At Home With Luke Perry

The Goodnight for Justice actor shares what home life means to him.

Photo © 2012, Crown Media Holdings Inc./Alexx Henry

Sexy charm may have made Luke Perry a teen idol on Fox's hit drama Beverly Hills, 90210, but hard work and persistence resulted in a career that's garnered starring roles in HBO's prison drama Oz and the post-apocalyptic Showtime series Jeremiah. This month, Luke's movie series Goodnight for Justice returns to the Hallmark Movie Channel on Saturday, Jan. 28 at 8 p.m. Eastern with its second installment, Goodnight for Justice: The Measure of a Man. Luke, who stars in the Western as Circuit Judge John Goodnight, also serves as an executive producer. We caught up with him to chat about his latest project and life at home.

How did you come up with the character of John Goodnight?

Andrew Jackson led me to John Goodnight. I'd been reading a lot about him and his life before he became president. He was a circuit judge, and a lot of his cases made me think how interesting it would be to create a character that has to render judgment on others, yet travels a lot. This guy who doesn't know what home really is would be really intriguing to explore. We shot the first film (Goodnight for Justice) last July in Vancouver, and did the other two this summer. We all feel fortunate to be working on this, so there was a real down-home vibe on the set.

Why do people love Westerns?

We all wish things could be a little simpler these days. Today, it's about catering to your own individualism. Back then, life was all about family. Your life could be limited if you didn't have much ambition. But if you wanted to better yourself, life was wide open. People talk now about how tough times are — and they are — but it's also a time to work hard and seize opportunities. I think America historically has been a country that gets a fever, takes its own temperature and takes the right measures to heal itself. I think things are getting better all the time. People tend to overlook Westerns as a genre. But there's a little something for everyone in them. Some folks like them for the horses or the clothes. There's action, and if there's a little romance, women particularly like that. I don't enjoy being a producer — going to meetings and talking up projects — but I'm willing to do it to get things made the way they should be. I like to ride the horses and kiss the girls.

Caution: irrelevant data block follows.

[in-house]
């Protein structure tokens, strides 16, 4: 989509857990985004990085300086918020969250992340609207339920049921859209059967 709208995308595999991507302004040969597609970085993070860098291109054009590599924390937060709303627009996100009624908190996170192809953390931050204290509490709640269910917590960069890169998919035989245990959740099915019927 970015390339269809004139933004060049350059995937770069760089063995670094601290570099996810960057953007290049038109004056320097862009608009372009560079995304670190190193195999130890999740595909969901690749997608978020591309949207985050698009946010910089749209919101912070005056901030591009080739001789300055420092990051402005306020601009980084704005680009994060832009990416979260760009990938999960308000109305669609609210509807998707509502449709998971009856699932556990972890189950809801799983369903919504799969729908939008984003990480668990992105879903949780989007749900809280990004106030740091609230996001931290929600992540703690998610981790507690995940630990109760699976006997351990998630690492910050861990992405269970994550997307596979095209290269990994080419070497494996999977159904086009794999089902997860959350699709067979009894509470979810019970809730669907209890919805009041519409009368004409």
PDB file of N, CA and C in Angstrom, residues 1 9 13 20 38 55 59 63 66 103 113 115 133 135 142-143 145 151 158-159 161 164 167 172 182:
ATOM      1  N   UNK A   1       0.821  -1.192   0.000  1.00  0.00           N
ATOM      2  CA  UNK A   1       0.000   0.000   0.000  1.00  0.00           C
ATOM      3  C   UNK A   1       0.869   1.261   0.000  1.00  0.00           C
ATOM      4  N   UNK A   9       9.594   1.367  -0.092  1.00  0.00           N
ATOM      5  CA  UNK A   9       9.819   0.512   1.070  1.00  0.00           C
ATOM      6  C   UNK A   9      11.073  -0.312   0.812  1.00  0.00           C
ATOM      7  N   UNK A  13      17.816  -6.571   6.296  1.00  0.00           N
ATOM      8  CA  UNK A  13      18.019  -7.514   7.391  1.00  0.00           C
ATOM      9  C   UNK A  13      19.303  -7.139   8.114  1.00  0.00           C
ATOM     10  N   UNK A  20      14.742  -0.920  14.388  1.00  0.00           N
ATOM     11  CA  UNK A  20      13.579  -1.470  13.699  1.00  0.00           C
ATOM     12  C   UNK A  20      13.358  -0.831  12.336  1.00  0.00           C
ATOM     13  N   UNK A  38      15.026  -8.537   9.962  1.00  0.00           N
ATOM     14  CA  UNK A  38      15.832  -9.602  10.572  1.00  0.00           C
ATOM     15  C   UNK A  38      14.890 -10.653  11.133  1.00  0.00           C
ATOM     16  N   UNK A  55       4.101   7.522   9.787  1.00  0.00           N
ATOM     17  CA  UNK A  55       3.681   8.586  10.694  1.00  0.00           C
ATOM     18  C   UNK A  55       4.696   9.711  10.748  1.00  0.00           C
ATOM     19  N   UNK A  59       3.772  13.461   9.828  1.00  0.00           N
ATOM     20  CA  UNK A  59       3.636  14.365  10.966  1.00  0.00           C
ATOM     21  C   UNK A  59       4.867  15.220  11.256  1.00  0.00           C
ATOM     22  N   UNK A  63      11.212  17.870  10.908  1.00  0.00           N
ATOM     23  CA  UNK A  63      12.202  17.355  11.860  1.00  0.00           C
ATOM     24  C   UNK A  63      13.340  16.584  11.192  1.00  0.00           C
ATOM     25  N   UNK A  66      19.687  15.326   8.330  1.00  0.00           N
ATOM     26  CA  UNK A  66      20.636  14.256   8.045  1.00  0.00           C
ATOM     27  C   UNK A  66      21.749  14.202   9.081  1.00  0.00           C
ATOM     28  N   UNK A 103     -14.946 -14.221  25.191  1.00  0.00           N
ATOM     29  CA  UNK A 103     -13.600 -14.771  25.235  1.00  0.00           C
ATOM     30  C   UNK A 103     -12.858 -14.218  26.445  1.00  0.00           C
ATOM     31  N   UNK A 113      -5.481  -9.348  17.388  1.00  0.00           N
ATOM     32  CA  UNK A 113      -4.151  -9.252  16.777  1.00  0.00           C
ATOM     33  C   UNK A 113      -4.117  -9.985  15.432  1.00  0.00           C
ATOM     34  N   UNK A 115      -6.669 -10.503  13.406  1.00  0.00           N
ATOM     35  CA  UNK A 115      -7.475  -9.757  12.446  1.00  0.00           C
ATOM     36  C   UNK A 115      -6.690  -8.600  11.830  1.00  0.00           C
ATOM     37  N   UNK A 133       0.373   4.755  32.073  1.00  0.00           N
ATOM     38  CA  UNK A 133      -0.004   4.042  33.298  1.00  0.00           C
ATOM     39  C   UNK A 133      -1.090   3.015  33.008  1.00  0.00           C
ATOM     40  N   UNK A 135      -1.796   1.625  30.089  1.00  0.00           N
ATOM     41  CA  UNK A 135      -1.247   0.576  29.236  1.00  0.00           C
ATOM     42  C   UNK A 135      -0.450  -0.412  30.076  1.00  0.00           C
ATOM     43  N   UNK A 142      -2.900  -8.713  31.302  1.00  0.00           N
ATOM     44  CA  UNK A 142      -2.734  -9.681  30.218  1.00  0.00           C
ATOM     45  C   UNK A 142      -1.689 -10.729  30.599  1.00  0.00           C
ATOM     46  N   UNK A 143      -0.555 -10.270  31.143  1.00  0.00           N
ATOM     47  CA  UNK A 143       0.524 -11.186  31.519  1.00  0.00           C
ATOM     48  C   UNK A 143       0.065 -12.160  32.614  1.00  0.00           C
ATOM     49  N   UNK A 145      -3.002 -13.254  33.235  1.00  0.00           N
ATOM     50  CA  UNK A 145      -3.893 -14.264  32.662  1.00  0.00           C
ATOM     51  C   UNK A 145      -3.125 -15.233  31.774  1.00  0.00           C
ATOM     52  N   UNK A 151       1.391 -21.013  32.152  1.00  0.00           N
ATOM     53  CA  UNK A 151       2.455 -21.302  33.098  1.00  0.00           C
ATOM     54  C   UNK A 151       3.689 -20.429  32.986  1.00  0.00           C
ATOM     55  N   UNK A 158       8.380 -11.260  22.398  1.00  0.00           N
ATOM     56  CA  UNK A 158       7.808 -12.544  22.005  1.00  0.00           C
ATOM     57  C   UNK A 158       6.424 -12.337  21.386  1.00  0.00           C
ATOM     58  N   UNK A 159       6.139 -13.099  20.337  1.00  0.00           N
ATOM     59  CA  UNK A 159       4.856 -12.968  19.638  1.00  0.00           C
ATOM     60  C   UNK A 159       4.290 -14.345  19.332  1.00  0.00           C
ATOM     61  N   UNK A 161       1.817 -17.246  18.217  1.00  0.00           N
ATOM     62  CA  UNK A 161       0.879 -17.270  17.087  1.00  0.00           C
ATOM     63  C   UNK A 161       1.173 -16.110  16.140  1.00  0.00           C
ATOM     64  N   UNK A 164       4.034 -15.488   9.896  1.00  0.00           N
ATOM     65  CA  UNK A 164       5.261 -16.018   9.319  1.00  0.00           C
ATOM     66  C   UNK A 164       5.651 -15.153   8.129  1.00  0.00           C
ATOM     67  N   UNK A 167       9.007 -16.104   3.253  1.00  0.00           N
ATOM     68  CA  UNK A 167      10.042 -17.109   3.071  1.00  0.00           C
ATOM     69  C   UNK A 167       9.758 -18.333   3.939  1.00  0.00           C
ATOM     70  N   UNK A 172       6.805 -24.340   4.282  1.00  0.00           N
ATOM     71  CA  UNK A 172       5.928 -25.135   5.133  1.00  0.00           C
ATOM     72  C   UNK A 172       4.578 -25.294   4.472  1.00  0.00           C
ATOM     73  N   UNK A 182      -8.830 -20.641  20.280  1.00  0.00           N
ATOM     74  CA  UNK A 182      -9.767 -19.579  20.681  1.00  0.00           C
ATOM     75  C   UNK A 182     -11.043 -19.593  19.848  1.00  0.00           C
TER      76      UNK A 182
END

Were you always a fan of Westerns?

When I was a child, I was addicted to The Wild Wild West, Gunsmoke, The Big Valley ... We moved around a lot when I was young. In junior high, we stayed in Fredericktown, Ohio, a small town where you could go away and leave your doors unlocked. Everyone went to one school, and you couldn't hold grudges too long because you had to figure out how to get along with the people around you.

What was your childhood home like?

We had a simple house in the country out by a lake. It was a single story, white ranch-style house with a nice yard. We'd go fishing at the lake to catch bass and blue gill. Fredericktown was a Norman Rockwell-ish type of town, with a lot of Amish people. The horse and buggies I saw are still there. When the price of gas goes up, they don't really care. I always go home to Ohio, and I care deeply about the problem of fracking (creating fractures in rock) created by the natural gas wells that are poisoning the water supply there.

What was the first home you bought?

The first house I ever bought was a ranch-style house with a swimming pool and horse stable in the back. It was in Los Angeles. I wish I had kept it. I got busy with work for a while, and it was hard to keep up with two horses, the kids and work.

Where do you live now, and what is the neighborhood like?

I live in Los Angeles with my dog, Angel, who's a boxer. It's in a neighborhood where everyone's out walking. Dogs are walking people, and people are walking dogs. This is a post-and-beam house, one story, with a lot of glass windows. It's very unassuming. I work in the yard a lot, cutting the grass and trimming stuff back. I'm pretty simple in my needs. I don't need big expansive rooms — just a place to hang out while I work, cook a little bit and watch a little TV. Through work, I'm well-acquainted with the Best Westerns and Motel 6s of the world.

What's the first thing you do when you get home from a shoot?

The first thing I do is play with my dog. I know that she's waiting on the other side of the door to jump on me. So I brace myself, fall on the floor with her and we roll around for at least five minutes.

What's the most important room in the house to you?

The most important room in the house to me is the TV room where we can watch stuff, and I can have good family discourse with my children. Our house in Ohio had a wood-burning stove in the living room, and I have a fireplace here. I just feel better with a big stack of firewood around. I'm big on practicality. I'm all about function over aesthetics. I think it's a waste of paint to redo a room every two years. There's nothing special on my fireplace mantel. I'm all about the fire inside the fireplace.

So what does home mean to your character, John Goodnight?

He is one of those guys where home is where you hang your hat. He has only two sets of clothes — the suit he wears to court, and the one he shoves in the saddlebag. One of the things I love about the movie is the message of the importance of literacy. My character isn't a gunfighter. He reads and is smart. I enjoy reading a lot. When I'm on an airplane, especially, reading is the main refuge. But whenever I start reading something, I think about how to make it into a movie or TV show.

And what does home life mean to you?

Home life means I'm not in a hotel. Anybody who works on the road, or who travels a lot, values his home differently. Home is the finish line.

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